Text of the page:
What do Kim Kardashian, Hilary Duff, and Usher have in common? Aside from appearances on MTV, all three celebs have released prepaid cards that are now off the market.
In November 2010, The Kardashian Kard and its accompanying fees generated so much negative press that it was canceled less than a month after its debut. The prepaid MasterCard was supposedly aimed at helping Kardashian fans learn money management skills. But Connecticut Attorney Richard Blumenthal and a chorus of other critics accused the product of “predatory fees,” including the $99.95 annual fee and the $7.95 monthly fee.
Though prepaid cards featuring celebrities have been around since at least the mid-nineties, they’ve gotten a lot of attention recently (as has the credit-card industry in general) as focus has shifted on predatory lending practices and excessive fees. But while we may continue to see fee-ridden cards being discontinued, chances are new ones will replace them quickly as issuers continue to look for ways to reach the much-coveted young adult market.
And while these cards generate profits for celebrities and issuers alike, the same doesn’t necessarily hold true for the consumers actually using those cards. Here’s what you need to know before you sign up:
1. Fees, fees, and more fees
A large part of the target market for prepaid cards are so-called unbanked or underbanked consumers: those who do not qualify for traditional credit cards or even a bank account. Add the celebrity branding, and you’ve got a good shot at tapping the even more in-demand teenager demographic. (Teenagers hang out at the mall a lot, after all, and are also avid online shoppers.)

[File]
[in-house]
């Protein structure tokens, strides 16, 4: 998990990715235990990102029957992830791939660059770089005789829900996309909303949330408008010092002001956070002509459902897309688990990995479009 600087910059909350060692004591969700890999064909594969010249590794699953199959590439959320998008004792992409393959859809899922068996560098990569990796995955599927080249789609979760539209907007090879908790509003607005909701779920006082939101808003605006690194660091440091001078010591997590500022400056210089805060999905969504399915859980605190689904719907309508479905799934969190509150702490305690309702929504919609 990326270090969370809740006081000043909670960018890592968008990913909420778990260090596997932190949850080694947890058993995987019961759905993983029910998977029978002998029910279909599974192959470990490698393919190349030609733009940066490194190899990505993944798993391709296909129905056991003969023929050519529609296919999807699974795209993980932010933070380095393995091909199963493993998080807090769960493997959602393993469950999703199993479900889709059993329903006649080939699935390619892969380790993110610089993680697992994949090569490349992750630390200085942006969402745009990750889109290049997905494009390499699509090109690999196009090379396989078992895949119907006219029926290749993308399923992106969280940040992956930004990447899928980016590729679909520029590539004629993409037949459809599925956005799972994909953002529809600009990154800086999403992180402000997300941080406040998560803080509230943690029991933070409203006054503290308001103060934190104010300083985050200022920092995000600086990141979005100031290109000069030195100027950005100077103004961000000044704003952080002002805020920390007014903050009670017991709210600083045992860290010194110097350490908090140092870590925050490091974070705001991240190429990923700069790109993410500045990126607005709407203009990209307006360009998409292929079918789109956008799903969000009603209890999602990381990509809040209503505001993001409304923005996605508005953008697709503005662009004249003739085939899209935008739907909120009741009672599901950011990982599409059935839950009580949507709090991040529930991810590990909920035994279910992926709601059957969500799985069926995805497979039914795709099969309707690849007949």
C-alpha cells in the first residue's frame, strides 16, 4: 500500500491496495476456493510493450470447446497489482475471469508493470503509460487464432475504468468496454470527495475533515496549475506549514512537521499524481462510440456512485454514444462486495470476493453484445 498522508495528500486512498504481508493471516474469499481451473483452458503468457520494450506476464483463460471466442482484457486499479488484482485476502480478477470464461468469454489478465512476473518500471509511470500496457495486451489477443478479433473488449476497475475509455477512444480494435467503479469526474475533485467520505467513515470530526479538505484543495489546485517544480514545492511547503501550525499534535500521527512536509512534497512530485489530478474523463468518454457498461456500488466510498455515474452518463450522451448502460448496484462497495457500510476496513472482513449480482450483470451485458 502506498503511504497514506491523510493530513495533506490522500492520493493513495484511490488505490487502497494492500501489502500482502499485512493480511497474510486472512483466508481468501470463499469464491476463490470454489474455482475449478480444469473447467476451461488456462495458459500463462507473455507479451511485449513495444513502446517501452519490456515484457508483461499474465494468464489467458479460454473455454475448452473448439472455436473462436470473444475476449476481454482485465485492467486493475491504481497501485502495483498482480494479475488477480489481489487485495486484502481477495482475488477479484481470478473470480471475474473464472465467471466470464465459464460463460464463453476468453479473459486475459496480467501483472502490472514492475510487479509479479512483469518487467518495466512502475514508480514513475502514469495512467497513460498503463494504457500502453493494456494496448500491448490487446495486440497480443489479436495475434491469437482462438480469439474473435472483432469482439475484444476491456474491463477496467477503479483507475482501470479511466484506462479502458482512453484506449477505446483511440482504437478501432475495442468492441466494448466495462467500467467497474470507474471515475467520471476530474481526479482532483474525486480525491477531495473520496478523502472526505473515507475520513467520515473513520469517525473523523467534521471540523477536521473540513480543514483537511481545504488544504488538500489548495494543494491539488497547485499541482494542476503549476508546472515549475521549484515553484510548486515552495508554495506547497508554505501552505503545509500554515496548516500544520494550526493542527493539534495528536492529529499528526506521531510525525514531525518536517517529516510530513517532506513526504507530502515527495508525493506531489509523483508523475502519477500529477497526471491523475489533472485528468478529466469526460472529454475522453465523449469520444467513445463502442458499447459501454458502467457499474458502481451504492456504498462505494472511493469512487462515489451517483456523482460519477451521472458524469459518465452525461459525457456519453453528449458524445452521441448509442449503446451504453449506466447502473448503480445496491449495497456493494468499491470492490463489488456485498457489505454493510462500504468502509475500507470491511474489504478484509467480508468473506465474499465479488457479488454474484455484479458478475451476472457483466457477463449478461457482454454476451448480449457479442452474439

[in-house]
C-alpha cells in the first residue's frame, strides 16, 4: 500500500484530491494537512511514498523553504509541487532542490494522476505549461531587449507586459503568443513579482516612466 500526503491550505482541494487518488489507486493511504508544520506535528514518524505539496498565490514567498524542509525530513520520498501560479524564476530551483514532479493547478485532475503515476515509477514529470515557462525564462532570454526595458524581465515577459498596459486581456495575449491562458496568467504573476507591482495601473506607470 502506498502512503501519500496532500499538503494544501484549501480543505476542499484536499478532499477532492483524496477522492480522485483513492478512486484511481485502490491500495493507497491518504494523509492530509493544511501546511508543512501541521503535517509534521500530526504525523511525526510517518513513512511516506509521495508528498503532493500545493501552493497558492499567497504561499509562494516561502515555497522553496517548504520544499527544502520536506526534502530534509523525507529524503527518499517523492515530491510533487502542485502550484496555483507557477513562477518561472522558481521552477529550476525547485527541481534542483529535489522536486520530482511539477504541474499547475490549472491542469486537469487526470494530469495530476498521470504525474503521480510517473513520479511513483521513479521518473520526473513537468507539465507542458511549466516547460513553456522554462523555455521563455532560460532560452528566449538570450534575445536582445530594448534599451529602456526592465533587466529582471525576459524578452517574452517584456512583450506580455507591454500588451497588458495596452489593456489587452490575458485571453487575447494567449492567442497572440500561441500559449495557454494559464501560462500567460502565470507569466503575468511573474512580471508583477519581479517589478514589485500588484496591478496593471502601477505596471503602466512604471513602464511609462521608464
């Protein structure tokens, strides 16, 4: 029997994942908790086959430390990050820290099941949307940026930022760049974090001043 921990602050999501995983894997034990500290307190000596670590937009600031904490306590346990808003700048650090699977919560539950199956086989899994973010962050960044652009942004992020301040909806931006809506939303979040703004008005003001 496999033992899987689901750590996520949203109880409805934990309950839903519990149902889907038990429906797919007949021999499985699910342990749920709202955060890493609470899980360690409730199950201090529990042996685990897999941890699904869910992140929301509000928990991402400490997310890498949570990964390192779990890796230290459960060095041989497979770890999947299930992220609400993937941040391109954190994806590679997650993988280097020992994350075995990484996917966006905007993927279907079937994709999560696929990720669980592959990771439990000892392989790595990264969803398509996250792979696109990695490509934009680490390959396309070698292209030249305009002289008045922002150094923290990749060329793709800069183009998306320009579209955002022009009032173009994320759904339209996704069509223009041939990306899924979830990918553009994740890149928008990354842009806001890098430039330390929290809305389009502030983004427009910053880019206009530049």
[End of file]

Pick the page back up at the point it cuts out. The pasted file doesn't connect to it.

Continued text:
What do most consumers who belong to these target groups have in common? Chances are, they aren’t as financially savvy, whether because they’re just getting started with money management or have made financial mistakes in the past that are now preventing them from qualifying for a traditional bank product, such as a credit or debit card.
As a result, many potential prepaid card users may simply ignore the most important part of the card application: the fee table.
While many celebrity-endorsed cards come with annual fees, affinity fees, pin transaction fees, and other hidden costs, Davis says there are plenty of low- or no-fee options, as well. Most of those will be issued by large banks and not have a high-profile celebrity endorsement.
Rather than selecting a prepaid card based on the celebrity who endorses it, Davis encourages consumers to think about how they’ll use it and look for the best fit based their needs.
2. Don’t expect prepaid cards to help you build a credit history
If you sign up for a celebrity-endorsed card thinking it could help you build a credit history, you’ll be disappointed. As a general rule, prepaid cards do not report activity to the credit bureaus. It makes sense: after all, you are using your own cash, not borrowing from a bank, so there isn’t any “credit” activity to report.
If the whole idea of getting a card is to get started building credit, ask your parents to make you an authorized user on one of their credit cards or consider getting a prepaid credit card.
3. Your card may outlive your love of the celeb
Though you may admire a sports star or a pop princess now, you never know when they’ll make headlines for the wrong reasons. Imagine if you’d signed up for a card sporting the face of O.J. Simpson or Tiger Woods before they fell out of favor.
Even if the celeb remains popular, your own tastes could change and you could outgrow the card. “A lot of times these appeal to younger people, and as they mature, they may not be the fans,” says Davis. “I loved New Kids on the Blocks in the nineties, but would I carry a New Kids on the Block card now?” Probably not.
4. Fandom and personal finance don’t mix
If you want to show the world how much you love a reality TV star or a rock band, then join a fan club or follow the celeb on Twitter. “Your enthusiasm for your celebrity and your credit card probably shouldn’t mix,” says Cate Williams, vice president of financial literacy for Money Management International. “Each one is going to come out with some kind of product or pitch to make money.”
Williams adds that the two criteria for choosing a credit, debit or even card should be reasonable interest rate and minimal fees, and card acceptance where you shop. “Beyond that, it doesn’t matter whose picture is on it,” she says.
Susan Johnston is a Boston-based freelance writer who covers business and lifestyle topics.